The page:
Please join me in welcoming Katherine McMahon, author of The Crimson Rooms to Debbie's Book Bag today with a wonderful Guest Post about her about her first novel. Berkley NAL is offering us two copies of The Crimson Rooms for giveaway, details at the end of the post.
That first novel...
My first novel is somewhere at the bottom of a box in the loft upstairs, painstakingly typed on a manual machine, every mistake visible, rather battered as it was sent back and forth to publishers a few times before being set aside. Inevitably, it was a novel about first love. As a student I worked one summer in a strange old house at the edge of a town called Whitby by the sea in the north of England (it's the town associated with Dracula). My job was to care for children who were sent there by their parents who wanted a bit of peace and quiet during the holidays. We ran courses on theatre and guitar (my job - I could teach drama but my ability on the guitar was rudimentary), outdoor pursuits, canoeing and orienteering. All the tutors were young, so inevitably there were many broken hearts. By the end of a few weeks the object of my affections had been sacked for breaking into the house late at night after lights out, and I was left trekking about the countryside with a string of children and a broken heart. I've no doubt that all that emotion went into the book, and I equally have no doubt that it was and remains unpublishable.
There were a few more abortive attempts before finally I had a novel accepted. I tried a children's book, and another book written from the heart called Holding the Baby about the shock of new motherhood, but a celebrity got there first. And then came a breakthrough. I found material which has been the source of all my writing since: a little nugget about an extraordinary woman - or in this case, a pair of cousins, who claimed to have photographed fairies (later known as the Cottingley Fairies - you can look them up on the internet). These two girls even convinced Arthur Conan Doyle, of Sherlock Holmes fame, although he was ripe for such trickery as he was a Theosophist and believed in spirits. What intrigued me was the temerity of the two Edwardian girls, who refused to admit the photo's were fakes right up until the 1960's. Also the time was very evocative - just before the First World War. So I wrote a novel about two cousins, one a sophisticate named Sophia, the other a country bumpkin who has a relationship with the spirit world in the woods. I wrote it for children and was invited to have coffee with a prestigious editor of a children's publisher called Walker Books. She told me that she liked my writing but it wasn't for children. Children didn't want to read about fairies. What I must do was rewrite the novel as an adult book.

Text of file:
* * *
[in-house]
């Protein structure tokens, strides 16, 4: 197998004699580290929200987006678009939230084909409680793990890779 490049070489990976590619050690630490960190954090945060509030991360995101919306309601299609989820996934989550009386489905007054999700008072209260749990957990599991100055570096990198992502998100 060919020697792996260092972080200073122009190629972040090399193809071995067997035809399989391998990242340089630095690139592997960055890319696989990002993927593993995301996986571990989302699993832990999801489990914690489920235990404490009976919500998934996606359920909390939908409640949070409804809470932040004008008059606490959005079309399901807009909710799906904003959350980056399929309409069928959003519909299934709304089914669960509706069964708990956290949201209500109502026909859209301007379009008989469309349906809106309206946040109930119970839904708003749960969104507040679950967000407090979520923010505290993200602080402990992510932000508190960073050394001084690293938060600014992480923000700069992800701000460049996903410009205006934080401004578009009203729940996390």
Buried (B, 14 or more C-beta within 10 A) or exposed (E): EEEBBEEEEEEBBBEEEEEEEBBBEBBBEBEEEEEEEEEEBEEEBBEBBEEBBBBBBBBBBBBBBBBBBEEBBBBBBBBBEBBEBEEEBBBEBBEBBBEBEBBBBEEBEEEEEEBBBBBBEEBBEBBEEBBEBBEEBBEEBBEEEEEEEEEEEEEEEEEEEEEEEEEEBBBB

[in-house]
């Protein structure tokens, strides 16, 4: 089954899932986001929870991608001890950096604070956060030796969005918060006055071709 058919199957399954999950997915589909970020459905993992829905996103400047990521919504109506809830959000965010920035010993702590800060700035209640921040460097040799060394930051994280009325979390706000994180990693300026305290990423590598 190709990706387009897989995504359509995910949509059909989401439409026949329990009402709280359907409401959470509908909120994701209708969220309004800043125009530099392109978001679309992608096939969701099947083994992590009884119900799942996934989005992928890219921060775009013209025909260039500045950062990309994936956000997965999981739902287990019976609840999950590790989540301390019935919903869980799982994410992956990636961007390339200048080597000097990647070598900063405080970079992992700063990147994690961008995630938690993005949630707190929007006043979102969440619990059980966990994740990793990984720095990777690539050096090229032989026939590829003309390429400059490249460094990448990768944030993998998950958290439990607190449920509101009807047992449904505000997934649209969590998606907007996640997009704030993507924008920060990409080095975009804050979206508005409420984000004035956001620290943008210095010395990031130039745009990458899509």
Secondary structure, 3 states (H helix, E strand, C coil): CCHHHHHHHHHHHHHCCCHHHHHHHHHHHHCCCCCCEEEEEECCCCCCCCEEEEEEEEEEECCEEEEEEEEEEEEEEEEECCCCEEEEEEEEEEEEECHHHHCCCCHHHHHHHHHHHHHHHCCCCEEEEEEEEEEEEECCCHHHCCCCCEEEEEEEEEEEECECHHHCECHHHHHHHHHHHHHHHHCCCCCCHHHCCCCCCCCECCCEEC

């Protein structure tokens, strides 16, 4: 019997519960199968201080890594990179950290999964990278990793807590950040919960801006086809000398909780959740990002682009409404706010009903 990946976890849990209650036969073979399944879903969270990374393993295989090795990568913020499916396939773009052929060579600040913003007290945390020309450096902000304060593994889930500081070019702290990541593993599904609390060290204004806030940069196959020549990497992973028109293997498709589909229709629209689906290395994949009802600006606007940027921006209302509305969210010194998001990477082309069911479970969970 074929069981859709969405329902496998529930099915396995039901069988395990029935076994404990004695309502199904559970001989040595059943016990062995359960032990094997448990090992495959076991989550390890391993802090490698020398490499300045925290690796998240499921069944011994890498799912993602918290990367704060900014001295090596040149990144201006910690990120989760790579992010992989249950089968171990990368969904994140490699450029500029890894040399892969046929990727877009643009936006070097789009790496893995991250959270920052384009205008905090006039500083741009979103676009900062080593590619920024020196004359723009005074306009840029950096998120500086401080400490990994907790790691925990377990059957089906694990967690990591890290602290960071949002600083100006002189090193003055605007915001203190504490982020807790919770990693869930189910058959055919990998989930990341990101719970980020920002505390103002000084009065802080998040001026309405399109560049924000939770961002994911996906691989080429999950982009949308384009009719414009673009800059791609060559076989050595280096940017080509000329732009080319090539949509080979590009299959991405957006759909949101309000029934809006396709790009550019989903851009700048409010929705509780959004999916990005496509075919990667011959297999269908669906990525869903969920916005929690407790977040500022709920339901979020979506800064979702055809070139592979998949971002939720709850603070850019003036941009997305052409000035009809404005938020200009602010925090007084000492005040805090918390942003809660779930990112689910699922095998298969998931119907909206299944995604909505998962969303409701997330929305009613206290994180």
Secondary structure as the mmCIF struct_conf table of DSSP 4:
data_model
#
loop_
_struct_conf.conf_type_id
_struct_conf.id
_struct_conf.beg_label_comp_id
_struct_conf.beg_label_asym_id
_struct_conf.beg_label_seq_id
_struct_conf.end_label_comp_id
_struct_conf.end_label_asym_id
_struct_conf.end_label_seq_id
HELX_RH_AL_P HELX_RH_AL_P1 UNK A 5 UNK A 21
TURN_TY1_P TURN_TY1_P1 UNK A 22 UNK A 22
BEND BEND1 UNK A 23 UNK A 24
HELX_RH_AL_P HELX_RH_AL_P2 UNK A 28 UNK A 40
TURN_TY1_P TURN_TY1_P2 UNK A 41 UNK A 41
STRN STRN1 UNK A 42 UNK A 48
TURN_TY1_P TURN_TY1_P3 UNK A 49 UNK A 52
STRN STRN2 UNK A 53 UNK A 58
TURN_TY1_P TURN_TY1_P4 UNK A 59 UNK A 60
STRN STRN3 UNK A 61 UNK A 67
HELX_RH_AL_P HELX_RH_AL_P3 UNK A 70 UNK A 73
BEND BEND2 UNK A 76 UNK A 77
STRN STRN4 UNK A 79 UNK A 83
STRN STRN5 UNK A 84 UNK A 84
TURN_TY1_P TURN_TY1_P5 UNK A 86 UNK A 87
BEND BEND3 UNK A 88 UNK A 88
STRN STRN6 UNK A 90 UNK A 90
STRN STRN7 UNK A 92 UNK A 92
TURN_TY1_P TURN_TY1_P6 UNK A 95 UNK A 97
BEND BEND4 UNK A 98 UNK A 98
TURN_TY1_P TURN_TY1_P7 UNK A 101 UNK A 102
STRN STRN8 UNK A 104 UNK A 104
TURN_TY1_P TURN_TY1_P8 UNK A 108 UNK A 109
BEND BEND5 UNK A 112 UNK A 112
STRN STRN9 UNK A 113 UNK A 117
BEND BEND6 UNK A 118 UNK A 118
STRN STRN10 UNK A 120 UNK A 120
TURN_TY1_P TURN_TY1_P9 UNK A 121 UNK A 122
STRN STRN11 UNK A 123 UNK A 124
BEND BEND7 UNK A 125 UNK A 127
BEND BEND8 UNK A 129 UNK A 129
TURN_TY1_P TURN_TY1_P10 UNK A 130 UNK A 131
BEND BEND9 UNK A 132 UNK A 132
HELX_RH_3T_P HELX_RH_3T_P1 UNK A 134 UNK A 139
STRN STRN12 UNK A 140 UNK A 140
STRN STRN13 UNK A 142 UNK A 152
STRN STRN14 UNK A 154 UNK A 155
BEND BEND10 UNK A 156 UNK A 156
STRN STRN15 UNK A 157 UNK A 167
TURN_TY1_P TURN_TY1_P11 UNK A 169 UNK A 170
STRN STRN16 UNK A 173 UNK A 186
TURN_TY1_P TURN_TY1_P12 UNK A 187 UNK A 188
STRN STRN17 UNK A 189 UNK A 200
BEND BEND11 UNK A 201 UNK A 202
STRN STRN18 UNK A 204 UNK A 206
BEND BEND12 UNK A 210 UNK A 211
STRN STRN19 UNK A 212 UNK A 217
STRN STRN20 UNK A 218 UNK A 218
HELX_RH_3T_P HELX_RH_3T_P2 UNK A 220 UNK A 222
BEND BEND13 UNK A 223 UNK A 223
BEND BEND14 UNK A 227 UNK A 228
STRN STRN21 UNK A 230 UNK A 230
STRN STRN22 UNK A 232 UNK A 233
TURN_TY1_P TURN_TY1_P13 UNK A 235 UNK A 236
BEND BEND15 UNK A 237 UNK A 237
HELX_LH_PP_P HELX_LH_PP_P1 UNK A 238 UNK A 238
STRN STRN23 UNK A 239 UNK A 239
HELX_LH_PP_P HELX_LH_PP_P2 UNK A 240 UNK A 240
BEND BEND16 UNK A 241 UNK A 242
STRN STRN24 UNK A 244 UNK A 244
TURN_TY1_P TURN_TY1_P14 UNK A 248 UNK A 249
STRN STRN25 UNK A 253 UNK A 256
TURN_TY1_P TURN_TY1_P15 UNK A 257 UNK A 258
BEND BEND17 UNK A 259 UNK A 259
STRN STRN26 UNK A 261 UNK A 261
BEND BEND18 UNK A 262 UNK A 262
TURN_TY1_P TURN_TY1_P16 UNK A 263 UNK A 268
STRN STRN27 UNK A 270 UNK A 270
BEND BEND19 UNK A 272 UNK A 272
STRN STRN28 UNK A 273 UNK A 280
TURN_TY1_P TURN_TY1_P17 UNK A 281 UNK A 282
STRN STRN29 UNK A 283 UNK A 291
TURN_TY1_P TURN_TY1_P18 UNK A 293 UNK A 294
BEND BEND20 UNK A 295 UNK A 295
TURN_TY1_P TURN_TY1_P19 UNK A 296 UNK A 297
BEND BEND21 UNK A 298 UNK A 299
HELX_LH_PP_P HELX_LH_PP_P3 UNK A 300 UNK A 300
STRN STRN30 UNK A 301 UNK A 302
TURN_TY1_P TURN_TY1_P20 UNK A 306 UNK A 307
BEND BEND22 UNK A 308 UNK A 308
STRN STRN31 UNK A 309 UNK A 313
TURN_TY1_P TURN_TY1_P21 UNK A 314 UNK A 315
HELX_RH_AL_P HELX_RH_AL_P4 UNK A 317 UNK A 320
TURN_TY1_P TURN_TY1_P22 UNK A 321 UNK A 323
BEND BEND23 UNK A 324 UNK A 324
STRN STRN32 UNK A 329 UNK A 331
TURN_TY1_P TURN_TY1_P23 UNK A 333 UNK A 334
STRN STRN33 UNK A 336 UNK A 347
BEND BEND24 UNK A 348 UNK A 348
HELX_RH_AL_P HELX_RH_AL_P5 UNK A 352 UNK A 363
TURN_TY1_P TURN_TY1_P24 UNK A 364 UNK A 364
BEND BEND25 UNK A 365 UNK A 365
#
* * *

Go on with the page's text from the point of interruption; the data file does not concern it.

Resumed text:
So I tried again, and this time sent a letter and a few chapters to a literary agency - arrogantly picked out of The Writer's Yearbook because of the quality of the authors it represented. It was a huge firm engaged both with literature and theatre and was called Peters, Fraser and Dunlop, and when I had heard nothing for a few months I plucked up courage and rang the office. I was put through to an agent called Mark Lucas. He said: 'Ah, I was going to call you. I liked your letter very much... not so keen on the chapter.' He has been my agent ever since, and he found my first publisher. When he rang up to tell me A Way Through the Woods had been accepted I think my head hit the ceiling. I was baking a flan and had two small girls. My mother was there and she said: 'Now don't get too excited.' Don't get too excited? But a door, kept shut for so long, had swung open; I was launched.
It's been a long and arduous road, but that's writing. Every novel is a huge mountain - if it wasn't, it wouldn't be worth tackling. But The Crimson Rooms felt like coming home. I was back in the territory of my first published novel. I felt the same, haunting tug of a generation bereaved and brutalized by war. But it is a much more sophisticated book than A Way Through the Woods, and so it should be, altogether wittier, pacier and multi-layered. Because writing is a process and a craft, and that's why I keep doing it.
Berkley NAL has offered two readers from Debbie's Book Bag the opportunity to win a copy of The Crimson Rooms by Katherine McMahon. The publisher will be sending these books out directly.
~You must be a GFC follower to participate in the giveaway.
~The giveaway is for US addresses only.
~The deadline to enter this giveaway will be Midnight EST, January 21st.
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Your story about your agent and getting in was inspirational - congratulations on your new novel! And thanks for the post - and especially for the giveaway - "The Crimson Rooms" looks really good and I hope I win!
Also, I forgot to add a link to the sidebar thing, so: http://lateintothenight.blogspot.com/
apereiraorama @ gmail.com
That was a very good interview. This story looks amazing and I cannot wait to read it. While I have not read anything by this author I am inspired now!
Thank you for coming on and sharing with us this wonderful book.
Great interview - thanks for hosting it!
I loved the interview, I am very interested in reading this book. I am putting in my tbr list.
Thanks for the giveaway. Sounds like a really good book. Tore923@aol.com
I really enjoyed the interview and getting to know Katherine. I've read and really liked The Rose of Sebastopol and would love to read The Crimson Rooms. Thank you for the entry in your giveaway. I am a follower and an email subscriber.
Thanks for the great giveaway! I was intrigued by the premise for your first novel so I can only imagine what how good this book is.
Thank you for the interview and the Giveaway. This book looks really amazing. I cannot wait to read it.
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